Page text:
Welcome to part 2! Episodes 3 and 4, one of which is the best episode of the series (I think). (part 1 here and part 3 here)
Amit continues to struggle with grief, especially after spending time with his subordinate’s little girl. Meanwhile, Madhavan picks out his next victim, a nice young man. He kills him by stealing his bike helmet, and then arranging an accident on a rainy night, and leaving the helmet behind as if he always had it. Coincidentally, the young man was the son of a donor to the police fund, an acquaintance of Amit’s boss. His girlfriend goes to Amit and asks for his help, saying that something must have been wrong, because he would never have ridden his bike without his helmet and the gate guard said that he couldn’t find the helmet, but then it was there after the accident.
There are some interesting parallels that start showing up in this episode. For instance, Madhavan is approached by the young woman who lives in his housing block because she is frustrated with her angry abusive boyfriend. She attempts to come on to him, saying he is a better man, and Madhavan puts her off.
On the other hand, at the end of the episode, the girlfriend of the dead man comes to Amit to beg him to look into the illogical parts of the case. She is frustrated because Amit seems so uninterested and disreputable, but she keeps trying. And, eventually, she does get through to him and he is interested.
(Doesn’t seem nearly as trustworthy and charming as Maddy, but actually is)
So, once again, Madhavan appears to be the smiling good guy while Amit is the “bad” guy. But if you look at the results, the reverse is true. Amit does eventually listen and help appropriately. Madhavan appears to be someone to rely on, but is not.
Another opposite between them, Amit begins to let his wife go in this episode in a way that Madhavan is unable to do with his son. They are in opposite positions, Madhavan has a dead wife and a son he is afraid to lose. Amit has a dead daughter and a wife he is afraid to lose. But Amit stops struggling at the end of this episode. After approaching his wife when she attends the same event as him with her boyfriend Anuj, he ends the episode by meeting her in court for the divorce. And it is in that moment, when he lets her go, that his mind starts working on the problem that the victim’s girlfriend gave him, noticing the helmet on the shelf and beginning to think it through again. His strength is in overcoming his emotions, whereas Madhavan’s weakness is in letting his emotions rule him.
That weakness begins to be shown in this episode. The first episode, Madhavan was still feeling guilty. Now, he is letting his obsession over keeping his son change him. This time, it is calculated and brutal. The first murder, Madhavan was shaking and scared and improvising, he planned to have the man run himself to death on a treadmill, but when that didn’t work, he had to throw dust in his face. And of course the murder itself failed, he was merely in a coma, not dead. But this time it is different. He plans out carefully, steals the helmet, waits in the rain, steers his car at him, watches him slowly die of his head injury to make sure, and then leaves the helmet behind so it will appear to be an accident. Madhavan is evolving as a killer, leaving his humanity behind him on this quest.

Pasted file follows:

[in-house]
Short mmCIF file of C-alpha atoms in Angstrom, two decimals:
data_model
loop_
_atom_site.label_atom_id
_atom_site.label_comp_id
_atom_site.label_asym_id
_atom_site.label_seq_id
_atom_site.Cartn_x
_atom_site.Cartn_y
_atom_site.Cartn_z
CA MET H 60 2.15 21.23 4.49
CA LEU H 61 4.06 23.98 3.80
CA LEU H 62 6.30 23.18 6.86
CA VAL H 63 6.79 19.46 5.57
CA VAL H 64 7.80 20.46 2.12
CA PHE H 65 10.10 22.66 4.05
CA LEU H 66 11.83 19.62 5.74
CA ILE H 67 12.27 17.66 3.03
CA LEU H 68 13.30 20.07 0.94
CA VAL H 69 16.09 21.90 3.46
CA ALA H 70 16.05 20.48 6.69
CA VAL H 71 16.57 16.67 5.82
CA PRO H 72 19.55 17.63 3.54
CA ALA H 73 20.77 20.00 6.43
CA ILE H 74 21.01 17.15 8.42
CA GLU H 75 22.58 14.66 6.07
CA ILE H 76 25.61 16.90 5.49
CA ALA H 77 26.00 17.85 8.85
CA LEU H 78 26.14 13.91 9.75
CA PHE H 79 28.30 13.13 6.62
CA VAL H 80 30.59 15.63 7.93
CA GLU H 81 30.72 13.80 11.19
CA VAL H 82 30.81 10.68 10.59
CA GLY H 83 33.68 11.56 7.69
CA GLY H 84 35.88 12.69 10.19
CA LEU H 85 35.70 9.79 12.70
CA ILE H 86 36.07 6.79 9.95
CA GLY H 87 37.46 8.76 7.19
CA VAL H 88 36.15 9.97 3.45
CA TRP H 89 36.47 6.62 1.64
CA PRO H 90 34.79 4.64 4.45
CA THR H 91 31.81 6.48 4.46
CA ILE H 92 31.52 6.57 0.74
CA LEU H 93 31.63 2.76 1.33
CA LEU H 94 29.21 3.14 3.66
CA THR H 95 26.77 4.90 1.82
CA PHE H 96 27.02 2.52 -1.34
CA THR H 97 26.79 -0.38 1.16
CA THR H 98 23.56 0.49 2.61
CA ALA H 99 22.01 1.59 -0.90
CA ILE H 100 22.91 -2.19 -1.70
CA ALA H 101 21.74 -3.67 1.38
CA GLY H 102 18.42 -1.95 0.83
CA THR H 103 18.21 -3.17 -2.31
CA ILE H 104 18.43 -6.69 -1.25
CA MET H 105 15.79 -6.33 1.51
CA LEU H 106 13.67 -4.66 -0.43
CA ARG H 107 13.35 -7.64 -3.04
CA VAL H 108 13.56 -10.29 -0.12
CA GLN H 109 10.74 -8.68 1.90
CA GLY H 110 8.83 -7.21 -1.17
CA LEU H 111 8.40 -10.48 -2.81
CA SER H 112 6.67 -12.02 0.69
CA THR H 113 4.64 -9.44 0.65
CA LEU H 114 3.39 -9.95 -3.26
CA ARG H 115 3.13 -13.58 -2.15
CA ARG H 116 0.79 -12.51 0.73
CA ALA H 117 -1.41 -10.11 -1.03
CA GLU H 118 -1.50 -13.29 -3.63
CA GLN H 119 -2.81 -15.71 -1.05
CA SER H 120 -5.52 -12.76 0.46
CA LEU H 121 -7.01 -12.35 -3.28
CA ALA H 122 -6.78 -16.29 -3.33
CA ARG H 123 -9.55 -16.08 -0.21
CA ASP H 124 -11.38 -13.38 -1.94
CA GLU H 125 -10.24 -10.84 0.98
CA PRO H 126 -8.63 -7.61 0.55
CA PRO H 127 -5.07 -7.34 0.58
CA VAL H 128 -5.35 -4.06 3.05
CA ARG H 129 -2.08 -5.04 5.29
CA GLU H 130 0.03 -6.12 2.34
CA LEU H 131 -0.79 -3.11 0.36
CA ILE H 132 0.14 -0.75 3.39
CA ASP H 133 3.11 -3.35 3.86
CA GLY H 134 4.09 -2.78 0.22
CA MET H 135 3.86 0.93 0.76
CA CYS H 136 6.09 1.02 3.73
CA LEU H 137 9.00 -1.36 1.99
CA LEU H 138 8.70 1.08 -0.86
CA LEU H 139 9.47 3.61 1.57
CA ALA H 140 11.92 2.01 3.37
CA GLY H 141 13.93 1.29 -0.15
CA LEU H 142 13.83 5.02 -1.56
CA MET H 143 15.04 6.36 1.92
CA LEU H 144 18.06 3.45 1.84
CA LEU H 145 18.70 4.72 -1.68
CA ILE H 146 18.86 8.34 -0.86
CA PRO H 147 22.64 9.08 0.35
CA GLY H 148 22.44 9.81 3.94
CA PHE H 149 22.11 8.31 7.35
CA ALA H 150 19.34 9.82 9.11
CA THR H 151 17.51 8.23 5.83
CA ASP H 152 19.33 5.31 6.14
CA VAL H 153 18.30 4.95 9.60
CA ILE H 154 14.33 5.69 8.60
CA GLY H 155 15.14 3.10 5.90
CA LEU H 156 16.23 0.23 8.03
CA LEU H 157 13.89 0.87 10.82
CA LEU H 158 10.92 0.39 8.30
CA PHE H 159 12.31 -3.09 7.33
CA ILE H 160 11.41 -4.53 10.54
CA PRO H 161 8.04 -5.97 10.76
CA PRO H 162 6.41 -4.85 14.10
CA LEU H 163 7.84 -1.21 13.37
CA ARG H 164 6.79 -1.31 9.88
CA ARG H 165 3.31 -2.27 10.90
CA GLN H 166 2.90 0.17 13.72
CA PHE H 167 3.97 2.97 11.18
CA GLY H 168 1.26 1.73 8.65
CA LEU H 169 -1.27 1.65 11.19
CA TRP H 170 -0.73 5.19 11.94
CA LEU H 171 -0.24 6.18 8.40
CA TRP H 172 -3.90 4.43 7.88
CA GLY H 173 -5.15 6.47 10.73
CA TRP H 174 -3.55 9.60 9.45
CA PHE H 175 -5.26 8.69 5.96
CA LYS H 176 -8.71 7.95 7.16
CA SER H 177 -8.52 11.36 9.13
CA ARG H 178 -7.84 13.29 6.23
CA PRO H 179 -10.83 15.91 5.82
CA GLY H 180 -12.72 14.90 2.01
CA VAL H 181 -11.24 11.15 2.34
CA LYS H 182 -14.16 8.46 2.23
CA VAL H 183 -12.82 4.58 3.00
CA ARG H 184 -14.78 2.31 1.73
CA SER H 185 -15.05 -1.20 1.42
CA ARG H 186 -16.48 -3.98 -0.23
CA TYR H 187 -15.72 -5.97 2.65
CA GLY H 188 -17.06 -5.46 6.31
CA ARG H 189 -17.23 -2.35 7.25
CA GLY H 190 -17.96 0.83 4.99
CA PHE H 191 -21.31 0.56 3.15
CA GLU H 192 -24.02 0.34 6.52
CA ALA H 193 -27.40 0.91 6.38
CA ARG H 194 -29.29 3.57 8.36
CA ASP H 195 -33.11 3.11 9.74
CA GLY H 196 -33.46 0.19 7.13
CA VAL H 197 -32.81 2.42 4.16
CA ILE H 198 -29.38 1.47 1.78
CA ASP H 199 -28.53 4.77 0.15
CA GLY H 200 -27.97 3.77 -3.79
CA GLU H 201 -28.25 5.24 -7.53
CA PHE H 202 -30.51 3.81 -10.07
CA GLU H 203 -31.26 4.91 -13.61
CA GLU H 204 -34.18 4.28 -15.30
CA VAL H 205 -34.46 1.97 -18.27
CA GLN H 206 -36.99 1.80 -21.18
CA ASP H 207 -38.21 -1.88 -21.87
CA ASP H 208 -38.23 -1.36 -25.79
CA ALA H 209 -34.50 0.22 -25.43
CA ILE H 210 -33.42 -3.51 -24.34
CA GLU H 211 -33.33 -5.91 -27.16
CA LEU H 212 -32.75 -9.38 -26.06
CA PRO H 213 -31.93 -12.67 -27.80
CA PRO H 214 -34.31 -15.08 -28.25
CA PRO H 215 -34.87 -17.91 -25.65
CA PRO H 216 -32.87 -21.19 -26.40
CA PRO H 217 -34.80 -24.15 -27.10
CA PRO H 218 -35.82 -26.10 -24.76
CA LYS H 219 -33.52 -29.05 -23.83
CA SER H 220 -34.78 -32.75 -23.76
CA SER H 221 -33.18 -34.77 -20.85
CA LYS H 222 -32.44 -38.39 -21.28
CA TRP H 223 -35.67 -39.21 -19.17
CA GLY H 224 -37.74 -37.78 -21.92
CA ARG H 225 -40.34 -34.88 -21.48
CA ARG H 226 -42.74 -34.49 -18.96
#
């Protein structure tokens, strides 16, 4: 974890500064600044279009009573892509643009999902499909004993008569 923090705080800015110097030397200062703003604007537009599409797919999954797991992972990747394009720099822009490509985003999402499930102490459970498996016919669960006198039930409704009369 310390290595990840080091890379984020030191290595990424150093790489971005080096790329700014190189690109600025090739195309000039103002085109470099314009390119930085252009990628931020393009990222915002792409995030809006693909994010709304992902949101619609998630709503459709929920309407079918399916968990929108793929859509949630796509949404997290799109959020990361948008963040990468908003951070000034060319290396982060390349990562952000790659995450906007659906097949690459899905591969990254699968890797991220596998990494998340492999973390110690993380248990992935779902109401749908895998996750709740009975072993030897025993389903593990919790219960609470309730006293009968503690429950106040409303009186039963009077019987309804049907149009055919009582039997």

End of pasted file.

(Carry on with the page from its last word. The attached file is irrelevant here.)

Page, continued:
(Scary Maddy! From a few episodes on, but the point stands)
Amit is revealing his humanity in this episode. We see him outside of the office and outside of his marriage. He visits the victim’s father with his boss, and later attends an event, and then a funeral. And his drinking snaps into focus as well, it is not just a cool character trait, it is something he is beginning to struggle to stop. We see him staring at alcohol in the room while talking, beer sitting on the table across from him. He is on the way to acknowledging he has a problem, and the audience is beginning to see him as someone with defined problems that can be solved as well. He’s not the “anti-hero” any more, he is on the way to being a hero. It’s a long way to go, but in the 3rd episode, now that we fully understand what he is now, the show can begin to reveal to us what he could become.
Madhavan’s next target is young actress. He pretends to be from her casting office helping her rehearse a scene, but instead is staging her suicide. Amit is assigned the case by his new boss, who is less tolerant of his hunches. Amit realizes it is not a suicide by noticing that the actress’ eyes are tracking to read the script as she talks. And then his subordinates casual remark about both this girl and the motorcycle victim being organ donors makes him understand what is happening. We also finally get a full flashback to see all the circumstances of Amit’s daughter’s death, she found his gun and shot herself accidentally while her parents were laughing in the other room. At the end of the episode, Madhavan zeros in on his next target, Amit’s ex-wife, just as Amit has finally pulled together the list of doners and also realizes his wife is next.